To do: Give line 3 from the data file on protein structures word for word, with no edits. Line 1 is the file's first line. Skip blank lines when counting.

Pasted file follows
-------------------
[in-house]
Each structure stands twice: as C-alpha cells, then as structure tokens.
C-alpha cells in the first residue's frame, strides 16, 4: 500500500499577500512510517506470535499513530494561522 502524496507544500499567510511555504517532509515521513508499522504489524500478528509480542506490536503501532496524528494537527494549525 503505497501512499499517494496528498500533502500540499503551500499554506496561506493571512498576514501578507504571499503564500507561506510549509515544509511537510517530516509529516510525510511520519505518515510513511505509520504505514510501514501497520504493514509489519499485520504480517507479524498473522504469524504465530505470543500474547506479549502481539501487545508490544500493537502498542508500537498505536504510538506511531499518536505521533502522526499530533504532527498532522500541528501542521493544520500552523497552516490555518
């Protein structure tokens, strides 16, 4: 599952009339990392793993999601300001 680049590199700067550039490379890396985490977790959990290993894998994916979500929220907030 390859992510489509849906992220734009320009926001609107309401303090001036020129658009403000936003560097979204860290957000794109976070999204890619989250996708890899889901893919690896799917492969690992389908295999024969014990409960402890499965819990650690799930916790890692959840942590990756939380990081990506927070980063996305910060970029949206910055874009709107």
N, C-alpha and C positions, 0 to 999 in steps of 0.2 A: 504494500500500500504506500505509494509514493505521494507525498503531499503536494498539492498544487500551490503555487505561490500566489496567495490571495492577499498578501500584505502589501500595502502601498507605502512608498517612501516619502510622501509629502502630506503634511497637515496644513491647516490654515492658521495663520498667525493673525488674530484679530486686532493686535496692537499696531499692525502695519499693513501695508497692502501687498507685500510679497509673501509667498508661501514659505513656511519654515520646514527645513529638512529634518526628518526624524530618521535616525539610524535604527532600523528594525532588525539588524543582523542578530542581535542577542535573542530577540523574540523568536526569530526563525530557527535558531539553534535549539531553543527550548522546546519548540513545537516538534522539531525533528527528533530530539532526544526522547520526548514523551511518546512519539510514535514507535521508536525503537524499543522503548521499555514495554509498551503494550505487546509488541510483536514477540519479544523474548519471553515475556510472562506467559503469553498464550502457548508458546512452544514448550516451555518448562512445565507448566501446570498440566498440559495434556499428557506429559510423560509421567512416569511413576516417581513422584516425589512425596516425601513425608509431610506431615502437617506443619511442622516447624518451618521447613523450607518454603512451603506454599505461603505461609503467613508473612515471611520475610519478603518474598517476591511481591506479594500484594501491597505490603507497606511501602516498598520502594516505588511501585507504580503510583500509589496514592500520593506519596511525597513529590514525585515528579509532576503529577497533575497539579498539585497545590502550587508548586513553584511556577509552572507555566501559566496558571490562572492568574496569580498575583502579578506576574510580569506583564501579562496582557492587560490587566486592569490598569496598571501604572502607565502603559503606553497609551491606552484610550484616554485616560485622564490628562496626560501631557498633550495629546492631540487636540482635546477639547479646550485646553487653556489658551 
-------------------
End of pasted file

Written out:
C-alpha cells in the first residue's frame, strides 16, 4: 500500500499577500512510517506470535499513530494561522 502524496507544500499567510511555504517532509515521513508499522504489524500478528509480542506490536503501532496524528494537527494549525 503505497501512499499517494496528498500533502500540499503551500499554506496561506493571512498576514501578507504571499503564500507561506510549509515544509511537510517530516509529516510525510511520519505518515510513511505509520504505514510501514501497520504493514509489519499485520504480517507479524498473522504469524504465530505470543500474547506479549502481539501487545508490544500493537502498542508500537498505536504510538506511531499518536505521533502522526499530533504532527498532522500541528501542521493544520500552523497552516490555518